What happens when a downtown New York poet of the hip hop and slam persuasion discovers that the roots of spoken word go back thousands of years and span the globe? If he’s Bob Holman, he goes On the Road to track them down! He trades stories, fun, recipes, insights, jokes, songs, and poems. Along the way, he gets passionately immersed in the Endangered Language crisis — over half the world’s 6500 languages will disappear before the end of this century. Holman guides us to the bottom-line question of survival of these systems of consciousness with respect, joy, and dedication to diversity. He throws himself into the life – shares the meals, participates in the ceremonies, dances and parties. His enthusiasm infects the series’ fast-paced style – Hip, but not hipper than thou. Serious fun! Ok everybody, get ready — let’s take the road not taken, with Bob Holman.

BOB HOLMAN is the founder of The Endangered Languages Poetry Project and the host of this documentary series.  He has been called a member of the “Poetry Pantheon” by the New York Times Magazine, and “Ringmaster of the Spoken Word” by New York Daily News and is the founder of the Bowery Poetry Club. He won three Emmys for WNYC-TV’s Poetry Spots, received a Bessie Performance Award, and an International Public Television Awards for the PBS series The United States of Poetry. He teaches at NYU and Columbia, including “Poets Census,” where students locate poets from non-English speaking communities, and “Translating Endangered Languages.” He is currently working on “Listen UP! Endangered languages with Bob Holman,” a PBS documentary with Holman as host and David Grubin (The Buddha, The Brain, Bill Moyers) as Producer. In 2010, with linguists Daniel Kaufman and Juliette Blevins, he founded the Endangered Language Alliance in New York.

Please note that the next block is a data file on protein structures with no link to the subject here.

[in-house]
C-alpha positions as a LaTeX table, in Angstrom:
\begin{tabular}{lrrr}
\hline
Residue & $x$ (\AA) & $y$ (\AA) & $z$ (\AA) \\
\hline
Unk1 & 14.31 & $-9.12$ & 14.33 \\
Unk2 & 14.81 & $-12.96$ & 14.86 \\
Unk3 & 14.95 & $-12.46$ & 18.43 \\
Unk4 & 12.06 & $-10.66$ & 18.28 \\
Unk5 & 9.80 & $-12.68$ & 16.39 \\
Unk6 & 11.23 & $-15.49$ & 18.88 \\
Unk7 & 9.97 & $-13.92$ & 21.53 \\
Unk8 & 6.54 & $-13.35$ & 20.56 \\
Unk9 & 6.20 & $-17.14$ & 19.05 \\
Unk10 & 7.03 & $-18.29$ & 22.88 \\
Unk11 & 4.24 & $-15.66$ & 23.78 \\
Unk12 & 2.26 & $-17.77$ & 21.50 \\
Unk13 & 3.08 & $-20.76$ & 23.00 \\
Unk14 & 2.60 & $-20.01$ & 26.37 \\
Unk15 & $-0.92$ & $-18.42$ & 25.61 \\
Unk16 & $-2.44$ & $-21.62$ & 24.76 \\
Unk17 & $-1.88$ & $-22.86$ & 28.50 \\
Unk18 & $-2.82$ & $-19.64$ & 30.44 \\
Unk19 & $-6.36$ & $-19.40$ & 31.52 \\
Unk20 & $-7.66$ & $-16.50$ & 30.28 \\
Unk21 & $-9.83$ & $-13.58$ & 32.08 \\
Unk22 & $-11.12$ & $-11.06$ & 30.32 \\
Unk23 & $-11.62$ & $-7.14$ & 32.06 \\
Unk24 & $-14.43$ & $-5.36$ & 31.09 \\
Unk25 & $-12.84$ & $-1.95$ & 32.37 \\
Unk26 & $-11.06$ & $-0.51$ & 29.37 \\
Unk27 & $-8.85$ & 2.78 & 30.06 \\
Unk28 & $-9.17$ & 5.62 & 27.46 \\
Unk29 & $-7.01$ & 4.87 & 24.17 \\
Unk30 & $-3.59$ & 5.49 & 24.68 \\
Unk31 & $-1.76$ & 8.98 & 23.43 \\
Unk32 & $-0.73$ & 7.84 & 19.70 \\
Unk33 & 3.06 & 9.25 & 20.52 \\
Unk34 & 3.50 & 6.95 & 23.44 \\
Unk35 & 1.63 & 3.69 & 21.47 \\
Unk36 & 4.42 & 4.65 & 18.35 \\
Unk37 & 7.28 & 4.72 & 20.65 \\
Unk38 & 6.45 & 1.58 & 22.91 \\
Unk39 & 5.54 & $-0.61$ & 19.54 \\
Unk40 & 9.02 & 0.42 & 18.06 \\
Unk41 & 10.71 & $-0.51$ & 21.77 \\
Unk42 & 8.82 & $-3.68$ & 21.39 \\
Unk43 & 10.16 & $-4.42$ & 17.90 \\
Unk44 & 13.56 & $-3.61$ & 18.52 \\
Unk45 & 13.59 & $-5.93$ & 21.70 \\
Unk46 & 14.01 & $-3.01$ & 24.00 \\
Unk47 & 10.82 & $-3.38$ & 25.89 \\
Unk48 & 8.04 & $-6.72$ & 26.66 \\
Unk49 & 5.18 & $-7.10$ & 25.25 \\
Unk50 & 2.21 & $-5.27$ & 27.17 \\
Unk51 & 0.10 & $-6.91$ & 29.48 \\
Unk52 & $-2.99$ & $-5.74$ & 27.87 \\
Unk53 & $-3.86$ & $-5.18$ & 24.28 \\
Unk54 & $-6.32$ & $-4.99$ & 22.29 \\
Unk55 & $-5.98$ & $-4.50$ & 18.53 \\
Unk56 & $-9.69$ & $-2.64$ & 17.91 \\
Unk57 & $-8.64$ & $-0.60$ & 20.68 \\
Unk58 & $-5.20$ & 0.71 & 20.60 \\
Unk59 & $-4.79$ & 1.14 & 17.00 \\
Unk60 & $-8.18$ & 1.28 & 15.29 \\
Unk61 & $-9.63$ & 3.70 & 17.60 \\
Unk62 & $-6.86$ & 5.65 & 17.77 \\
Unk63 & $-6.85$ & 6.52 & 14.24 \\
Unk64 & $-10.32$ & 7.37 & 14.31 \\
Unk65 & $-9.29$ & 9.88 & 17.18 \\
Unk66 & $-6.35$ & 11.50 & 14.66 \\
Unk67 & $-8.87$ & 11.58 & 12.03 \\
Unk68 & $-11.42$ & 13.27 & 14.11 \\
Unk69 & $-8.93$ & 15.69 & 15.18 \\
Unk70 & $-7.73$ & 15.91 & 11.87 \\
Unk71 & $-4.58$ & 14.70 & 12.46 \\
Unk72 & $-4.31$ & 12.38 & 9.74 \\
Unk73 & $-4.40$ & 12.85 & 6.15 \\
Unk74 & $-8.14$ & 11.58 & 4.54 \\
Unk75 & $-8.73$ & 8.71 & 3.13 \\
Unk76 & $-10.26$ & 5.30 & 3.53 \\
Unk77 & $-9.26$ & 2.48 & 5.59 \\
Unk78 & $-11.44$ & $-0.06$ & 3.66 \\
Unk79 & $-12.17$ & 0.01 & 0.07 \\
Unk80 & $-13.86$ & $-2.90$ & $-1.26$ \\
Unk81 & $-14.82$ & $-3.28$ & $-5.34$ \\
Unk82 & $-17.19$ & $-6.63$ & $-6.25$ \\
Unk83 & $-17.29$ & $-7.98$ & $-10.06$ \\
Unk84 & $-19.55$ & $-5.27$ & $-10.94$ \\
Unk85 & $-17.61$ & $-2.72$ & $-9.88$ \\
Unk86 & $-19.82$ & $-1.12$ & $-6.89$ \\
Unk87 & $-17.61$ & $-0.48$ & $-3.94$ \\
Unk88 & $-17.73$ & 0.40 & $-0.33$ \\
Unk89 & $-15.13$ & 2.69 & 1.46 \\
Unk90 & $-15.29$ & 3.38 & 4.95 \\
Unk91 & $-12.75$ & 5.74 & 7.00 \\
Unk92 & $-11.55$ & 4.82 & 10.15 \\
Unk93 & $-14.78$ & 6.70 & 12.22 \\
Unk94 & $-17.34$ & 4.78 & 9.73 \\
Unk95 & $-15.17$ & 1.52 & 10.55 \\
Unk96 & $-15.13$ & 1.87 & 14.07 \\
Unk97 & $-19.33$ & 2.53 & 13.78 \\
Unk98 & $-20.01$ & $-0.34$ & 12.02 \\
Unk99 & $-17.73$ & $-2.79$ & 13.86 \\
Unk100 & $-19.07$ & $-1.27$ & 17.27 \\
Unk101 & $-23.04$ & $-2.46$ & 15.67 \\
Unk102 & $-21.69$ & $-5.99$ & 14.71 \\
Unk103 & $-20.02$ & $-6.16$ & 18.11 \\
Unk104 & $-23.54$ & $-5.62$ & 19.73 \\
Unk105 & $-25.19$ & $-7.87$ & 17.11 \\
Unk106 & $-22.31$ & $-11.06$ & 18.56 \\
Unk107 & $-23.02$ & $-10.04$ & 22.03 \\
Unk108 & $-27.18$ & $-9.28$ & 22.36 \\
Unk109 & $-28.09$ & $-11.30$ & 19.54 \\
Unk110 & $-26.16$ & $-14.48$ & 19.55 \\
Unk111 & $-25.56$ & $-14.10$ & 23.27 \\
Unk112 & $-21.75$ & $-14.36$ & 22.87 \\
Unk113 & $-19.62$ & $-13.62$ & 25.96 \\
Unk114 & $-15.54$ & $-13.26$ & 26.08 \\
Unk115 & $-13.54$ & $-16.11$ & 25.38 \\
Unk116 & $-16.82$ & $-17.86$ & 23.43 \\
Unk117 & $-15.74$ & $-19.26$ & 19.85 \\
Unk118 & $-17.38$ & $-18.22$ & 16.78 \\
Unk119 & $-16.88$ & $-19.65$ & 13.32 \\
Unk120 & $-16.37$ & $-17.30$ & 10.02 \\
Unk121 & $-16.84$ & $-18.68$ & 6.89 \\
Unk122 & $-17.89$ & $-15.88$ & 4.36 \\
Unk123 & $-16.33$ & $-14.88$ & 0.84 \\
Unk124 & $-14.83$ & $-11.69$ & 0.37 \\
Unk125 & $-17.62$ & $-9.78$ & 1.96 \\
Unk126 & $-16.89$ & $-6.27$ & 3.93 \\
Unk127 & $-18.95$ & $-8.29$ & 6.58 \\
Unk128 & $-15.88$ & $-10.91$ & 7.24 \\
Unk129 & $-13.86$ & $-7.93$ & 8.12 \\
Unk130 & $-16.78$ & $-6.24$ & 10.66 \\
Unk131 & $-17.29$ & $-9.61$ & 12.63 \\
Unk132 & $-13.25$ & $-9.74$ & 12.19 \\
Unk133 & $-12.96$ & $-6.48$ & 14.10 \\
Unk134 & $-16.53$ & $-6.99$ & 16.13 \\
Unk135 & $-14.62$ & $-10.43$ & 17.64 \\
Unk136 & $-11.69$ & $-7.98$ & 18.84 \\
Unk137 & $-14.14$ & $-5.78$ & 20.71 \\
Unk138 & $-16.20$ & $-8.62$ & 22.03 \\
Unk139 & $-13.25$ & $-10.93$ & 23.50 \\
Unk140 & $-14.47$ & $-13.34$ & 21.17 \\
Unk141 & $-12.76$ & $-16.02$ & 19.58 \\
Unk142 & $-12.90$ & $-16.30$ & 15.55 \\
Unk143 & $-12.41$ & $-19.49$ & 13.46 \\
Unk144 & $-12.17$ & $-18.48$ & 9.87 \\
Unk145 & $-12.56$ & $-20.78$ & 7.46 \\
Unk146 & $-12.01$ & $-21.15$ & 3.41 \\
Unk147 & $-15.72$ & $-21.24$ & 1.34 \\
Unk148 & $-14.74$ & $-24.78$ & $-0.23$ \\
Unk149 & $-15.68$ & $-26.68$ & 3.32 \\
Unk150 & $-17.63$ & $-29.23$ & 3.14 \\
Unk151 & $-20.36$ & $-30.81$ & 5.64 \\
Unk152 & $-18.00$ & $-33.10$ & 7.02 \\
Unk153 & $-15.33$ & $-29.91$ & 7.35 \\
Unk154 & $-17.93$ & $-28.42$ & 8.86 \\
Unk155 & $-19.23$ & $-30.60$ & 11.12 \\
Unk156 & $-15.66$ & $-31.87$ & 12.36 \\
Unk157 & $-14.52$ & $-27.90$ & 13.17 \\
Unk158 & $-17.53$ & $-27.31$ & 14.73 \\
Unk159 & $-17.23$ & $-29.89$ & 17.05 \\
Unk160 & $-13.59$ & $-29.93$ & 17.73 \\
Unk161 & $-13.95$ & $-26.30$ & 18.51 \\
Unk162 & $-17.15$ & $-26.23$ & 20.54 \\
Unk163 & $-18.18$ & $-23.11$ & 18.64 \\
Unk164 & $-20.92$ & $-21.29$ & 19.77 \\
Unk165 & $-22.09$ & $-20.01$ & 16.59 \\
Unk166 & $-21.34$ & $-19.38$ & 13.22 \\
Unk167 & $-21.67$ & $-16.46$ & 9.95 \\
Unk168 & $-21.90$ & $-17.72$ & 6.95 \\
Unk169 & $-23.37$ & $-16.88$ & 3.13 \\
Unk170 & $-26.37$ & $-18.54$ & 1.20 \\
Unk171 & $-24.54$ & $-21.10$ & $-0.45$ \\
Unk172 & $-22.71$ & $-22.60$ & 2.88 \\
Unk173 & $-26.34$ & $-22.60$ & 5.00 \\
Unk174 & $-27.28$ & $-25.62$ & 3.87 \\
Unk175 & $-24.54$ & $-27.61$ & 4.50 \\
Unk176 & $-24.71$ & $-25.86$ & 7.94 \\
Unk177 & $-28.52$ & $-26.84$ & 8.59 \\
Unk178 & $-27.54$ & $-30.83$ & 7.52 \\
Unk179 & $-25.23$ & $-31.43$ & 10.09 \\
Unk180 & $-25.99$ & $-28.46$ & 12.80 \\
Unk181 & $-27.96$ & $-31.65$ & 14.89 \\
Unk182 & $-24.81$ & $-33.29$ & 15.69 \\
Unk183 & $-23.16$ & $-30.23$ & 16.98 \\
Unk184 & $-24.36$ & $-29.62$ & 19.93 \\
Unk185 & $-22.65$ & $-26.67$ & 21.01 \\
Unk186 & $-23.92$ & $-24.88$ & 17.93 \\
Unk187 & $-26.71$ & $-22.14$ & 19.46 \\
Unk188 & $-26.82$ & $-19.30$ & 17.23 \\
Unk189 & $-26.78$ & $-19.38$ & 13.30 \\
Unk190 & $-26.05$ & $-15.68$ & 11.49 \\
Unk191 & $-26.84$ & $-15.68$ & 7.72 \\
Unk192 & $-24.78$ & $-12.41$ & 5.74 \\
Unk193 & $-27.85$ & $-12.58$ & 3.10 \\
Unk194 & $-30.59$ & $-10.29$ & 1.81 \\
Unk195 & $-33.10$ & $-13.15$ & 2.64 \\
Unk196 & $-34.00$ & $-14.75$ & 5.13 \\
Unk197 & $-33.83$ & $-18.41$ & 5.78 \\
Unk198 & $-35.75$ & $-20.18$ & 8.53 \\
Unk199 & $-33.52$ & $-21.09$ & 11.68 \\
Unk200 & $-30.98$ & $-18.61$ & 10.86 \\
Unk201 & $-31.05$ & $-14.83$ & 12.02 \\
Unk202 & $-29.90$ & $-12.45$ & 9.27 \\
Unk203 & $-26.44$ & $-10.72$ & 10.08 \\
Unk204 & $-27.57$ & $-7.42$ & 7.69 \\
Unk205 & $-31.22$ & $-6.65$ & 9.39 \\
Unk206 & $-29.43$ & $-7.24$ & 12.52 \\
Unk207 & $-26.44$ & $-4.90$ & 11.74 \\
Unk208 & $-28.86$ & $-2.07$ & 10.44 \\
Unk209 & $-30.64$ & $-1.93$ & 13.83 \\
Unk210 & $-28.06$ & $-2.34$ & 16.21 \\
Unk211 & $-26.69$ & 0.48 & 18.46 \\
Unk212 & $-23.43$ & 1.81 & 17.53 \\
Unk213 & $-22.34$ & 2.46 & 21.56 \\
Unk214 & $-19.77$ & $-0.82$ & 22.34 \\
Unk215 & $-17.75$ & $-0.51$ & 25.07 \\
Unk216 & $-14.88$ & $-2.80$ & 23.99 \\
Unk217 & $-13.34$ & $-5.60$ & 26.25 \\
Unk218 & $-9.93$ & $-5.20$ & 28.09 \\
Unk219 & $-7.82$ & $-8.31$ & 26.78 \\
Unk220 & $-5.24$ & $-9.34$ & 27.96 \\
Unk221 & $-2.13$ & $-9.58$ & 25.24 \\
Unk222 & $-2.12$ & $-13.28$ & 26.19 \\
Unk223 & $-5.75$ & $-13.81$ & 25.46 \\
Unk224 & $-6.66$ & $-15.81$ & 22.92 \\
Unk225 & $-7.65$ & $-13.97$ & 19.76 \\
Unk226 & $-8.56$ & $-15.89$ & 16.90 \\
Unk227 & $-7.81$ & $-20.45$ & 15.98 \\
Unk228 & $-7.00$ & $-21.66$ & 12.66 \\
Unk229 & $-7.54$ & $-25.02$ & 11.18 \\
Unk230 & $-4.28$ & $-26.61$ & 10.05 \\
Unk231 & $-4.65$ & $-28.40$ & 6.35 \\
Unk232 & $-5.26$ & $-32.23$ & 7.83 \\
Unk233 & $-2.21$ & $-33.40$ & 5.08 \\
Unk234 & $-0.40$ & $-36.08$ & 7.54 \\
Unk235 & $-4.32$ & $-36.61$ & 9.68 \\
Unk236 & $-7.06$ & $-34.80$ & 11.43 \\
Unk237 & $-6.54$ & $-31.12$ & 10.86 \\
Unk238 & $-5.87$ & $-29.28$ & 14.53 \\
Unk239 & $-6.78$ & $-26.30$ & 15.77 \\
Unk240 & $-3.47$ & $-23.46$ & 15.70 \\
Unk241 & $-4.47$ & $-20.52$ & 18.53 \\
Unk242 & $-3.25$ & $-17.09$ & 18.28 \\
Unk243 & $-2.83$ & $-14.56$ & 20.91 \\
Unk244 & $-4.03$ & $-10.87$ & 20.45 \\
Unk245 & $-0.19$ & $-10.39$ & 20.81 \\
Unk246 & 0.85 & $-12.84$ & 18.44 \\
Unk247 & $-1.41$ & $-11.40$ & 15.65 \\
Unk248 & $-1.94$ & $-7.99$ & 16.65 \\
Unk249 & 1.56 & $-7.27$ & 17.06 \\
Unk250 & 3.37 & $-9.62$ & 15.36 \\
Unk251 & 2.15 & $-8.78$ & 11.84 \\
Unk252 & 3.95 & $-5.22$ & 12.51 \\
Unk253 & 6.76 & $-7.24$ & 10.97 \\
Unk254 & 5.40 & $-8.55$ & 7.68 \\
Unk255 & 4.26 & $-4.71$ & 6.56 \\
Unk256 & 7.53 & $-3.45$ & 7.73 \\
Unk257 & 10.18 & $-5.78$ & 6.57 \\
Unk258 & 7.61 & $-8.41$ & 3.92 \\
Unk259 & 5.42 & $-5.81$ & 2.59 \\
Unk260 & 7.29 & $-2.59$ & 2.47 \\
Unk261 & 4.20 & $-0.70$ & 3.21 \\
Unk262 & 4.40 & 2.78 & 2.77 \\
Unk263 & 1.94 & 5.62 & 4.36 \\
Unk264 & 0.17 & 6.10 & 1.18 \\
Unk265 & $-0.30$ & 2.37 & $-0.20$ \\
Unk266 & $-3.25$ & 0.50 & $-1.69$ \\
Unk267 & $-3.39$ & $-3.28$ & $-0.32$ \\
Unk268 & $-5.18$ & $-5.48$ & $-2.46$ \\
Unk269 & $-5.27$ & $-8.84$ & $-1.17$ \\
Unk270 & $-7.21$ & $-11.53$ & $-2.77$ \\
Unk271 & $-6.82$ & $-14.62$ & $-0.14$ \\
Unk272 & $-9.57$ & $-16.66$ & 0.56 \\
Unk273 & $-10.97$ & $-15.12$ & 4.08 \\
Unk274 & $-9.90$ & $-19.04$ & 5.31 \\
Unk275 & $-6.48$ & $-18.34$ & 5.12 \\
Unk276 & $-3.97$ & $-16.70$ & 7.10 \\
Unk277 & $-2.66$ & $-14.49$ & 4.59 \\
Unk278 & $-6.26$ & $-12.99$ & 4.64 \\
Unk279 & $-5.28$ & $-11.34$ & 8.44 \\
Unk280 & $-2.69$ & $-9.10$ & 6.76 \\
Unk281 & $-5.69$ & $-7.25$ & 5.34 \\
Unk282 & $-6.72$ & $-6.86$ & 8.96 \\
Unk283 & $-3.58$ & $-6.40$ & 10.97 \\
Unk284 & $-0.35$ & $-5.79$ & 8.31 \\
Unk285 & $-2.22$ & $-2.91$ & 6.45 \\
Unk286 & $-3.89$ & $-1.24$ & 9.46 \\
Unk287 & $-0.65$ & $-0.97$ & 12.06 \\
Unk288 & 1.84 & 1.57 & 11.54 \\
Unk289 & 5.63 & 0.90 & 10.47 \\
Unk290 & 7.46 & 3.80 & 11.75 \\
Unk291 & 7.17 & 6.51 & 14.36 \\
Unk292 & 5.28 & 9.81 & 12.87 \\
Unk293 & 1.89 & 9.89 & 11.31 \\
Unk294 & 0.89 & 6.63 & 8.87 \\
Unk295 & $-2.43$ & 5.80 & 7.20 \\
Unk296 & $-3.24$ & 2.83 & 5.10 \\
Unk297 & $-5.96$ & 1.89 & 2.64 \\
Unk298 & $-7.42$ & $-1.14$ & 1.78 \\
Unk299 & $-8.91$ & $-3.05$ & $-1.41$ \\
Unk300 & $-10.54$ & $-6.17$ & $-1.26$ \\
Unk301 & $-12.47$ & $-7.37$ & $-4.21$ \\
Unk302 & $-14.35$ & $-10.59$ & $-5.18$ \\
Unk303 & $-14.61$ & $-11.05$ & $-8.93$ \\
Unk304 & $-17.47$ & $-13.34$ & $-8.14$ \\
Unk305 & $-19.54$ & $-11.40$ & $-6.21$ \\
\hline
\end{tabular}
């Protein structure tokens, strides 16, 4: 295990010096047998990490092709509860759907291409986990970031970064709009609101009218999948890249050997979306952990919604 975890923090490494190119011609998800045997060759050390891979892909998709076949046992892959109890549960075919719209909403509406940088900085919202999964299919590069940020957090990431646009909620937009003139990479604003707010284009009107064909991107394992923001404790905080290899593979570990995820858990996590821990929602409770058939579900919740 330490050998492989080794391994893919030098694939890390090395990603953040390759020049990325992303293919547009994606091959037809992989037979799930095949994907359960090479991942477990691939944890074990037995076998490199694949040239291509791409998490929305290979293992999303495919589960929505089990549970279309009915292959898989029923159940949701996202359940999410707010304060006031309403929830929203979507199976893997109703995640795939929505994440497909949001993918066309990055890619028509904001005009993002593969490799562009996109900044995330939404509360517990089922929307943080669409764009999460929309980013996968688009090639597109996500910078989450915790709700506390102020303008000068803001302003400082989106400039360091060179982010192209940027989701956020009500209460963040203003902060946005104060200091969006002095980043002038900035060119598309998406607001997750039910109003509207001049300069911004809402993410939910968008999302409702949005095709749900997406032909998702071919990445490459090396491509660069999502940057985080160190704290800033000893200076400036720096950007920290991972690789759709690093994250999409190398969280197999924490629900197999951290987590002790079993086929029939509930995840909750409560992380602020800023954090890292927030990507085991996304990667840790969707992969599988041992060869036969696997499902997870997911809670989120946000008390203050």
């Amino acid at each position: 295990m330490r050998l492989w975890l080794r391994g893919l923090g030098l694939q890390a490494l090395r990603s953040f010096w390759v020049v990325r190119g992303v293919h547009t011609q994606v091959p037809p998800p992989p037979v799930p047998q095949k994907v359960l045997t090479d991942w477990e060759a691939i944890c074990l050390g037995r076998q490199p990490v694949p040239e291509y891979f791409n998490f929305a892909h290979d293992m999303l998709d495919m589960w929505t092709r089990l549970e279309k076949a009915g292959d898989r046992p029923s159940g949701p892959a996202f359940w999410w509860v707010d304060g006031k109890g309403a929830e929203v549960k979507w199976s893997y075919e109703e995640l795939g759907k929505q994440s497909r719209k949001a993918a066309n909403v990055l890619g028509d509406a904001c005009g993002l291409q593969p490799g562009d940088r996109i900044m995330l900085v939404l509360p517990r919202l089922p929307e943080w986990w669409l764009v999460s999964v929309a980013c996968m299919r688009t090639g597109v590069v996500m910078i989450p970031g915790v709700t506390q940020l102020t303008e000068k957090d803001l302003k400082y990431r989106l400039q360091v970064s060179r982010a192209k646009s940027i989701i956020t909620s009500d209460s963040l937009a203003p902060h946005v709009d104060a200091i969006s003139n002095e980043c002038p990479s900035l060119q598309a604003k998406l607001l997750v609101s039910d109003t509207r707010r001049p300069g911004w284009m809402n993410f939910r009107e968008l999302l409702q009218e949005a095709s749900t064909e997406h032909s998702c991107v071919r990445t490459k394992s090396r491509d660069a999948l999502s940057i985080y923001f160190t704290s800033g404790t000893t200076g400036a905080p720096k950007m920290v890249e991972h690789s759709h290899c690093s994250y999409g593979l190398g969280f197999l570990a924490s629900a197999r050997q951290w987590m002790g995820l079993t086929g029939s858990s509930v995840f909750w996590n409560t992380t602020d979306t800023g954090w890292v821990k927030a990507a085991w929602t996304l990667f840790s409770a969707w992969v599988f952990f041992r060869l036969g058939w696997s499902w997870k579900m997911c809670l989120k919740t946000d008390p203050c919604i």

CREDITS:
Producers: Ram Devineni & Beatriz Seigner. Avi Dabach (Israel)
Editor: Ram Devineni
Camera: Beatriz Seigner, Lamont B. Steptoe & Avi Dabach
Host: Bob Holman
Produced by Rattapallax in association with Bowery Arts and Science
Executive Producer: Steven Lawrence
Re-recording Mixer: Tom Paul
Audio Post Production: Gigantic Post
Sound Editor: Michael Feuser
Assistant Sound Editor: Perry Levy
Africa Episodes Music: Papa & Karamo Susso
Title Sequence: Cathy Cook
Title Music: Peter Gordon
Additional Editing: Renta Maria
Color Grading: David Barkan
Mahmoud Darwish’s poem translated by Samuel J. Liebhaber